It’s hard to really care about something as superficial as pretty food these days. Last weekend, when the world was in shock after the devastating murder of 49 innocent neshamas (souls) in Pulse nightclub in Orlando, my family and I were welcoming day 2 of a 3 day holiday (Shabbat into Shavuot). Because we are pretty observant, we observe the letter of the law when it comes to Jewish holidays. Not only do we enjoy our festive meals (hey, just doing our part to follow the mitzvahs commanded of us!), but we also don’t operate electricity on those days as well, which means we had no idea this brutal act had occurred since we weren’t opening our phones or turning on TVs and computers. It wasn’t until some friends mentioned something in passing on Sunday night that we knew something had happened. By Monday night, when the 3-day holiday was over, I braced myself for what I knew was going to be an onslaught of terrible news. Little did I know it would be as gut-wrenching as it was. In reading all the news, I felt so incredibly grateful for the 3 days of comfort we had created in our holiday bubble. We went into the holiday praying for the relief of peace after the disgusting murder of Israelis in a Tel Aviv restaurant that occurred on Thursday. But, and I know this is so troubling, as a Jewish family, we’ve grown accustomed to the news that our people were attacked. We’re so used to praying for peace that it’s an automatic prayer. I don’t even really think about when I pray for peace. It just is what it is. But I woke up on Tuesday morning, after reading news article after new article on the events that occurred that fateful night in Orlando nearly a week and a half ago, and I felt darkness. I called my best friend, Jackie, and we talked it out, as we do with everything. “Jackie”, I said, “I feel sad. I feel so, so sad”. She listened. She validated. She tried to give me comfort but I knew any comfort I would get would need to come from within. I still haven’t quite found it yet and I’m pretty sure I never truly will. We live in a world where, as a school employee, I had to sit through “active shooter” training because going into education is now a dangerous job. When my nearly 4 year-old daughter plays school, she pretends to check bags before you can enter into the ‘school’, just like the security team does before we can enter her early childhood center. She has no clue what she’s ‘checking’ for, but the whole thing is so disturbing. My heart hurts.
I will continue to pray for peace because it gives me some sort of solace. I will also continue to cook, caring a little less each day about silly things like how many Instagram followers Jewhungry has or how many page views this post will get. I will call my Congress people and I will sign petitions and I will pray that peace will come.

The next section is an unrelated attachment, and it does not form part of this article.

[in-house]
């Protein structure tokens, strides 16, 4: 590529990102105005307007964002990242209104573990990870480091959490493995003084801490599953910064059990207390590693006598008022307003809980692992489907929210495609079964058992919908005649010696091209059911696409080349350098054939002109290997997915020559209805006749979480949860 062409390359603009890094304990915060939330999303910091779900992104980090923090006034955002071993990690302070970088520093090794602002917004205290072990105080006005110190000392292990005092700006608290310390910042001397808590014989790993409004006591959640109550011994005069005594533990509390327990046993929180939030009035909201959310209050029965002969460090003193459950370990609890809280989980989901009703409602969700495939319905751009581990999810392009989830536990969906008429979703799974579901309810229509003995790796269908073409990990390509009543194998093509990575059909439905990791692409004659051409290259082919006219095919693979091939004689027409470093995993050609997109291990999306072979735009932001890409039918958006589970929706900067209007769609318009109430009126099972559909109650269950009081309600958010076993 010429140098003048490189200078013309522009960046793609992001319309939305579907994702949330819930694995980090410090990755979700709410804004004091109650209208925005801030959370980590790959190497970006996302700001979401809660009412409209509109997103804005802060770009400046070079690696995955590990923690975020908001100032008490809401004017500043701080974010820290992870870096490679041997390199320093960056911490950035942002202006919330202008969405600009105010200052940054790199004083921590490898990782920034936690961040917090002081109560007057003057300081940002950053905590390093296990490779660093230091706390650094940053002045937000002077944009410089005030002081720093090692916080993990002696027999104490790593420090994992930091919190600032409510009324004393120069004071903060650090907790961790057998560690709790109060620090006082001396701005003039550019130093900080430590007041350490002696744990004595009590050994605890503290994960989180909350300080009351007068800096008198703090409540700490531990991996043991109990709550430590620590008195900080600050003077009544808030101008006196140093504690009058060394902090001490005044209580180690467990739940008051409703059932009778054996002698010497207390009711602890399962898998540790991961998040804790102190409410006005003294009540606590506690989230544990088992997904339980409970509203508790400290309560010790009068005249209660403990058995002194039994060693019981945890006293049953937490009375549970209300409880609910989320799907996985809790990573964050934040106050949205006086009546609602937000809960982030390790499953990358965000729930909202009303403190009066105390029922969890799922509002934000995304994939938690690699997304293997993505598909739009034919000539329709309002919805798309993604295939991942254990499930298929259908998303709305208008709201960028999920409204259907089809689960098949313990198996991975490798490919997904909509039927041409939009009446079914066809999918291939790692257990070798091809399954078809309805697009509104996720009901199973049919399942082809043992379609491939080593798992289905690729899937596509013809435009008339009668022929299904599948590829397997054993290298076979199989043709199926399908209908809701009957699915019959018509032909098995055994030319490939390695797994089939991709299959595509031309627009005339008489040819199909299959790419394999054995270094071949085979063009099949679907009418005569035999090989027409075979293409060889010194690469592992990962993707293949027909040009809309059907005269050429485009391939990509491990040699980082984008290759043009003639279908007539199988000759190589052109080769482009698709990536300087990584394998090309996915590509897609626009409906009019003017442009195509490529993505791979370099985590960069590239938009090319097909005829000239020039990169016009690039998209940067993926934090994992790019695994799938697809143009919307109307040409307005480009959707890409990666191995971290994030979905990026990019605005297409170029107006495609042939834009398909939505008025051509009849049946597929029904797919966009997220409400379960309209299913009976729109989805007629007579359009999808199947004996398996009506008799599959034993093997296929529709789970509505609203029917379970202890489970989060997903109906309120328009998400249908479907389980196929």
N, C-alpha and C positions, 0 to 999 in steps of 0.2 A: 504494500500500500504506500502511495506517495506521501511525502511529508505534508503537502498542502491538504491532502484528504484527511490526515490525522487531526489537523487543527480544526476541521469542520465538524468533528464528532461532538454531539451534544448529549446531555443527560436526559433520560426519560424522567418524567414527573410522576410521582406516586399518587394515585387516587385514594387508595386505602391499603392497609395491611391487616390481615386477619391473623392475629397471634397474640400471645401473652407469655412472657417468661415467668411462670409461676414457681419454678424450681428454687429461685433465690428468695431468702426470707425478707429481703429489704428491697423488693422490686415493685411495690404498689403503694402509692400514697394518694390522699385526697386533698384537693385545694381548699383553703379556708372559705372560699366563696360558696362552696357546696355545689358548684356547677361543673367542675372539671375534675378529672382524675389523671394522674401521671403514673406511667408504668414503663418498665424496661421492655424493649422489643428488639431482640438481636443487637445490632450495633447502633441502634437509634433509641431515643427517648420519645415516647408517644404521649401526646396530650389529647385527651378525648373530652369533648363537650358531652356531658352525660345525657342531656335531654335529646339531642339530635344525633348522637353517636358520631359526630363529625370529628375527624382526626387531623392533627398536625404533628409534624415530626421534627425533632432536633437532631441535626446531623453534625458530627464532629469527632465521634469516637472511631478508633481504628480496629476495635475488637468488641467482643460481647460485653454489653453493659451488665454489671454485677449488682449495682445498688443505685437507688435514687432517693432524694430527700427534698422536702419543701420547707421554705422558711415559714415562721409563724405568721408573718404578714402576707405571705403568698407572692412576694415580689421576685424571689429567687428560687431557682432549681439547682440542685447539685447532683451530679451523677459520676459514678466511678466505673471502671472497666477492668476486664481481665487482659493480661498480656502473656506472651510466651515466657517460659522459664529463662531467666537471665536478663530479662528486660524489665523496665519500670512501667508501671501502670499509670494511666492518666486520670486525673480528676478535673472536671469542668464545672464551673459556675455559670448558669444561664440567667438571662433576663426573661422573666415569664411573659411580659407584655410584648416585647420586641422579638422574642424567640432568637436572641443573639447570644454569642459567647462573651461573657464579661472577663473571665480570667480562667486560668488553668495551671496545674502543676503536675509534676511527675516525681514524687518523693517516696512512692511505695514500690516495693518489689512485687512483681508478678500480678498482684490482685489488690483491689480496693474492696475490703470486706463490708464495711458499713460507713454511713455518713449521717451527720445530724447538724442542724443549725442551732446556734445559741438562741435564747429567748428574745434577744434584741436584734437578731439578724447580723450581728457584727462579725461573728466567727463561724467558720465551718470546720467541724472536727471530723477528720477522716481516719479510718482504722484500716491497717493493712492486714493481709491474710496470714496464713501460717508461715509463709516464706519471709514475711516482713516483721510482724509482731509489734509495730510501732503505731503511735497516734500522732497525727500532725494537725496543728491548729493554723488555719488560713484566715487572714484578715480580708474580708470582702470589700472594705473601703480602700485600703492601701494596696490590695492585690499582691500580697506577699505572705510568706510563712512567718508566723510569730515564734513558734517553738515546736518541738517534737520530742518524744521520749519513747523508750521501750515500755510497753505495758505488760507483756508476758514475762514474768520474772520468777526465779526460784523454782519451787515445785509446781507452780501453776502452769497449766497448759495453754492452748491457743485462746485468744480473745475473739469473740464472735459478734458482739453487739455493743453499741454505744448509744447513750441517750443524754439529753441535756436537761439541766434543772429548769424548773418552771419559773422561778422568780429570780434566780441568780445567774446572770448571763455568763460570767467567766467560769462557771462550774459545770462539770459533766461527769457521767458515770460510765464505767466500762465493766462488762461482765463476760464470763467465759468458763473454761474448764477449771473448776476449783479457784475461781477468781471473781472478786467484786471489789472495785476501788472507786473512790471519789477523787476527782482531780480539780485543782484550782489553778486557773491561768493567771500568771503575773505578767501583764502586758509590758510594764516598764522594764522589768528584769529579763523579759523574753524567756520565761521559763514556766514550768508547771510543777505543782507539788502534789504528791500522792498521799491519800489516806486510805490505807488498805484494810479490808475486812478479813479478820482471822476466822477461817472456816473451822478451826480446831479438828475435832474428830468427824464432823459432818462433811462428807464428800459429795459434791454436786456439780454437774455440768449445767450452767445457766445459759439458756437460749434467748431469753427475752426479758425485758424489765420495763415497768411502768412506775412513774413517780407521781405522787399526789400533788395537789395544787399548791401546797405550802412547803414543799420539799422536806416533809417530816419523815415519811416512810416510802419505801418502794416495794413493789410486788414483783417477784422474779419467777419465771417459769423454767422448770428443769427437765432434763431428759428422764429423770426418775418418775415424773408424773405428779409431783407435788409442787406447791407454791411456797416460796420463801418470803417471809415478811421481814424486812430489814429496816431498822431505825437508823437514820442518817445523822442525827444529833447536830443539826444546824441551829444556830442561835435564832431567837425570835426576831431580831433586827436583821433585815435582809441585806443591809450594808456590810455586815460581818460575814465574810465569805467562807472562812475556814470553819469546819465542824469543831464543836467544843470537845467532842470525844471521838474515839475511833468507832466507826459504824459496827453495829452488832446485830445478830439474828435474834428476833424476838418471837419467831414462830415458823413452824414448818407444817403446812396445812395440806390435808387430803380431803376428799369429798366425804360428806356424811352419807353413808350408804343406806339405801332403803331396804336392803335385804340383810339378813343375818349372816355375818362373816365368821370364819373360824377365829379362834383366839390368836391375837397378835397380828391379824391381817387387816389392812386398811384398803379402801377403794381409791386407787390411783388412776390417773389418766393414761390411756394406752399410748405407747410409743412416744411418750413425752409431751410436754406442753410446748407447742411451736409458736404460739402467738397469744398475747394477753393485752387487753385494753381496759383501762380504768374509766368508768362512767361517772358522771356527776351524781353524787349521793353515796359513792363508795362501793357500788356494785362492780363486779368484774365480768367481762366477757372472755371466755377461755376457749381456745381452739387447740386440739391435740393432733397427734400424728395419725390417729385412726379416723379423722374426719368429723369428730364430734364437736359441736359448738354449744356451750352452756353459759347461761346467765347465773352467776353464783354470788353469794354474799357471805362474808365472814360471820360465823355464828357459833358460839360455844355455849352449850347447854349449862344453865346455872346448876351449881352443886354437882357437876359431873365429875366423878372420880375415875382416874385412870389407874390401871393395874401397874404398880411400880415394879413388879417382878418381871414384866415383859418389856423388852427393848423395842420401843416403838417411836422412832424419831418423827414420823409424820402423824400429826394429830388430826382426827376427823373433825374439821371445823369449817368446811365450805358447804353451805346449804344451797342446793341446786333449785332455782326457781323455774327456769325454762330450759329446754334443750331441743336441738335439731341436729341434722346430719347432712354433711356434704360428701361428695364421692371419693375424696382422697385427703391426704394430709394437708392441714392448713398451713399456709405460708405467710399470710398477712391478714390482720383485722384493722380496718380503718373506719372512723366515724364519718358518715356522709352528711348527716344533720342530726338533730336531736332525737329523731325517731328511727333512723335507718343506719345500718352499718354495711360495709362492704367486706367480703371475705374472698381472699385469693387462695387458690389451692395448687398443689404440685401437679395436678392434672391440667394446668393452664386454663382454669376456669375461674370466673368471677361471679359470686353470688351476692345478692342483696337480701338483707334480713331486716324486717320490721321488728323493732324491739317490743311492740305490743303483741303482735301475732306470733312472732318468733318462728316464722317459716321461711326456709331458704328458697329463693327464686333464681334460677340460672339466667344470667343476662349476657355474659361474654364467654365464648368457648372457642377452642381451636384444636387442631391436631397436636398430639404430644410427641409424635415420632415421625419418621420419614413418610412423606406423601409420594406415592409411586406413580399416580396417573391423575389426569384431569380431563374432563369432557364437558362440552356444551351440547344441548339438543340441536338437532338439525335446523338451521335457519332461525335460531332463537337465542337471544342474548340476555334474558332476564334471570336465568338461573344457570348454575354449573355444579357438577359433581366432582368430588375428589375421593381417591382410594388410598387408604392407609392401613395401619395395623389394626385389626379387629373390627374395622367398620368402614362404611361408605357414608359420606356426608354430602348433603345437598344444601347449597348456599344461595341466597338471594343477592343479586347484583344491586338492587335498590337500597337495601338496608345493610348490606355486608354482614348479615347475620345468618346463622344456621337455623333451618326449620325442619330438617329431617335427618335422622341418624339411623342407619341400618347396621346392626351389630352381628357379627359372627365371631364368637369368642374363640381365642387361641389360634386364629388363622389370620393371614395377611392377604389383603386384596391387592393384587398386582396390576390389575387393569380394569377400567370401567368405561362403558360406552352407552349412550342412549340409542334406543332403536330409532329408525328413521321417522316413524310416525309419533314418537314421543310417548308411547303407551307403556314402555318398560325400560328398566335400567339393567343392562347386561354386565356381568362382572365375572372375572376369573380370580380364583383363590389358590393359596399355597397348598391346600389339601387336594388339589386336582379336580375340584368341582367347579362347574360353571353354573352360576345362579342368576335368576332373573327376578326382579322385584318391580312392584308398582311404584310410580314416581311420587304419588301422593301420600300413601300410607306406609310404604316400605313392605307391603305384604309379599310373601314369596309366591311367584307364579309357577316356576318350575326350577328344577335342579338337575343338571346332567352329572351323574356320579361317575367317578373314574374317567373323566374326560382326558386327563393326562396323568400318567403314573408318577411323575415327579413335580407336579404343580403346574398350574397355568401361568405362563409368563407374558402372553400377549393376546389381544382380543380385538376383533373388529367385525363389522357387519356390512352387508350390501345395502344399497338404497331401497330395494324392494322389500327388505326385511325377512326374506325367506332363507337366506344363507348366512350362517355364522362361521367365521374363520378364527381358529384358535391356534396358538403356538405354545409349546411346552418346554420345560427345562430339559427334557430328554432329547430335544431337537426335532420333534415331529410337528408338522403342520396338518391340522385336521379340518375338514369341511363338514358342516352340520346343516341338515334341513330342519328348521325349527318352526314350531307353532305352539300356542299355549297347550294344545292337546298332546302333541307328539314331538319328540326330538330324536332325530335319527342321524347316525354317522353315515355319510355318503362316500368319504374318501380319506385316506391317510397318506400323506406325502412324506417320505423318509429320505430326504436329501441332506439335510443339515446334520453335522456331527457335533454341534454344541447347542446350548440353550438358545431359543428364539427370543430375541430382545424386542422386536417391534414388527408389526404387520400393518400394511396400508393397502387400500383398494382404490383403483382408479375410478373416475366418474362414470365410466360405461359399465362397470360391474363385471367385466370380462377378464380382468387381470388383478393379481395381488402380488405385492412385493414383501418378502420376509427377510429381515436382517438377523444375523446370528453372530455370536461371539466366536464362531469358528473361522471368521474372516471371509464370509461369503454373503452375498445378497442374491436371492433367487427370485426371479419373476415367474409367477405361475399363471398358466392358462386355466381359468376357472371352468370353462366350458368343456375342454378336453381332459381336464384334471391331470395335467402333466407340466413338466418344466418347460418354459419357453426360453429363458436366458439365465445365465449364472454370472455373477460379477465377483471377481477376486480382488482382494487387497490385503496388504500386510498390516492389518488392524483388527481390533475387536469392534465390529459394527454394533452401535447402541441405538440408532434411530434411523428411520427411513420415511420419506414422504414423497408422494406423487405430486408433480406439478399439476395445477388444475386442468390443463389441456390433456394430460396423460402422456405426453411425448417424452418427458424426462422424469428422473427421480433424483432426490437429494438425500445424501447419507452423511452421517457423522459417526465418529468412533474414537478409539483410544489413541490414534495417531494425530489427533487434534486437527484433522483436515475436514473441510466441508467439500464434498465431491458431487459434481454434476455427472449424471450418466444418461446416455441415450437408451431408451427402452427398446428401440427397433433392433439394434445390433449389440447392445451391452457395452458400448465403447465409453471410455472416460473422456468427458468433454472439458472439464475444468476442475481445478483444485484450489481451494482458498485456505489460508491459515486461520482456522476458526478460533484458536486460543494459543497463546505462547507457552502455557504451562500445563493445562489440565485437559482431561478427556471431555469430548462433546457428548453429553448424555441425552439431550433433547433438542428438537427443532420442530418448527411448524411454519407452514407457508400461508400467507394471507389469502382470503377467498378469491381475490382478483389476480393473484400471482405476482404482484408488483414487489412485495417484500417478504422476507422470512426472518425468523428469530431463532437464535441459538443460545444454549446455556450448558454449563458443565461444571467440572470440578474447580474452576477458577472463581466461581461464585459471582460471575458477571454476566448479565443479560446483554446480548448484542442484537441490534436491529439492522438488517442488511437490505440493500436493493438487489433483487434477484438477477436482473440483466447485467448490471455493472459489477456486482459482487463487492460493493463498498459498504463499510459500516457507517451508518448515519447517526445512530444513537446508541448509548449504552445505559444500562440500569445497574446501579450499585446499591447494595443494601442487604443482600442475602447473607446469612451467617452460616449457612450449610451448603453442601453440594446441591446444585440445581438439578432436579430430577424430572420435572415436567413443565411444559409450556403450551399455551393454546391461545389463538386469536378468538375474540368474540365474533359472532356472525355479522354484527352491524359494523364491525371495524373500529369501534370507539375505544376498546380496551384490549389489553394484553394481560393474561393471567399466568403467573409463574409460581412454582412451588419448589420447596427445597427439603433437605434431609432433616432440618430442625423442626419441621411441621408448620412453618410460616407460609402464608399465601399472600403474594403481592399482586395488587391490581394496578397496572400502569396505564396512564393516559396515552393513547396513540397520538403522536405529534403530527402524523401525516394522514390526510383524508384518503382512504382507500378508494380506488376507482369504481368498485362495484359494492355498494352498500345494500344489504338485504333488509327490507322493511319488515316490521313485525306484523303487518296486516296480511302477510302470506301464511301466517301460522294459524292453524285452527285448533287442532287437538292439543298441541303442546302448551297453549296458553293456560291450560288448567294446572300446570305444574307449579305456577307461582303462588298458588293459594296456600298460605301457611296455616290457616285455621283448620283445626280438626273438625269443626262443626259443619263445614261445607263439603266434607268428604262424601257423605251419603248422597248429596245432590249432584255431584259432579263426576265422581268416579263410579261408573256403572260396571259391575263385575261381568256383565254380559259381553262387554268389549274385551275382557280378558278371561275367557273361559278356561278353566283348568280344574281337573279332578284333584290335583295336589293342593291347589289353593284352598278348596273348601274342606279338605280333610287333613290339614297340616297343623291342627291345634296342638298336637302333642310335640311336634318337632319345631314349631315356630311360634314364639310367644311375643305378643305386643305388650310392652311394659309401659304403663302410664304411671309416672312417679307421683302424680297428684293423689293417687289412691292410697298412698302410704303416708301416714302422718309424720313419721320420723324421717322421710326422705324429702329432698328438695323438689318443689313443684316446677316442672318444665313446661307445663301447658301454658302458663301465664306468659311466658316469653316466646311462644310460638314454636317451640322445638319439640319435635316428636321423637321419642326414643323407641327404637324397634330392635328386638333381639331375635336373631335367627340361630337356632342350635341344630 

Speaking of food, have you ever heard of sabich? Sabich and shakshuka are in contention for being my favorite dish to eat in Israel. In my book, it definitely out-ranks falafel. It’s all about the perfect fried eggplant (my favorite vegetable), the right about of salty tahini and a generous helping of crisp Israeli salad mixed in with Israeli pickles and loads and loads of cilantro. I like to add a
little lot of feta cheese to my sabich sandwich cause it’s feta cheese and why wouldn’t I? But to save myself some fullness from the pita, and because my oldest doesn’t eat sandwiches, I’ve been putting all my sabich fixin’s onto a fluffy pile of rice spiced with all those flavors of the Mediterranean. I’m talkin’ cumin, coriander, tumeric and, of course, salt. I hope you try this out and truly enjoy! Have a wonderful day!
- 1 large eggplant, sliced at 1/2 in. thickness
- 5 - 6 Tbsp of sunflower or olive oil
- Kosher salt
- 4 hard boiled eggs
- 3 Persian cucumbers, skinned and diced
- 4 plum tomatoes, diced
- 4 - 5 Israeli pickles, chopped
- (Optional: sheep's milk feta, diced)
- For the Rice:
- 2 tbsp sunflower oil or olive oil
- ½ tsp turmeric
- 1 tsp ground cumin
- ½ tsp garlic powder
- 1½ cups long-grain or Basmati rice
- 2½ cups veggie broth
- ½ tsp Kosher salt
- ¼ tsp ground black pepper
- For the Tahini Sauce:
- 1/2 cup raw tahini paste
- Juice of 1 lemon
- 1 tsp garlic powder
- 1/8 - 1/4 cup of cilantro
- 1 1/2 tsp yellow miso paste
- 2 tbsp hot water (or more depending on need)
- Prep the eggplant:
- Place sliced eggplant on paper towel making sure that the slices are not overlapping. Sprinkle a heavy dose of kosher salt onto each eggplant slice. Let sit for at least 30 minutes in order for the moisture to be drained from the eggplant. After 30 minutes, dab each eggplant slice with a paper towel so as to suck up all excess moisture.
- Chop eggplant into small squares.
- Pour the sunflower or olive oil into a large frying pan and set over high heat.
- When oil is hot enough, add eggplant. Eggplant tends to soak up oil very quickly so feel free to add more oil if you feel is necessary. Stir fry the eggplant for at least 7 - 10 minutes or until fully fried. Place eggplant on clean paper towel in order to soak up excess oil. Set aside.
- For the rice: Heat 2 tbsp of sunflower or olive oil over medium heat in a large Dutch oven then add the spices and cook until you can smell them, stirring into the oil.
- Add the rice and stir to coat. Cook, stirring frequently for 4 minutes until the rice is toasted.
- Add the vegetable broth and season to taste with salt and pepper.
- Bring mixture to a boil. Cover, reduce to a simmer, and cook for 15 minutes without disturbing.
- Remove from the heat and rest without opening the lid for 15 minutes.
- For Sauce:
- Add all ingredients for tahini sauce into a food processor and process until smooth. If sauce is not 'saucey' enough, add more hot water at 1 tbsp at a time until desired consistency. Taste as you go and increase garlic powder or miso paste as you go as well.
- For Assembly:
- Add rice to bowl and top with all your fixin's. Enjoy!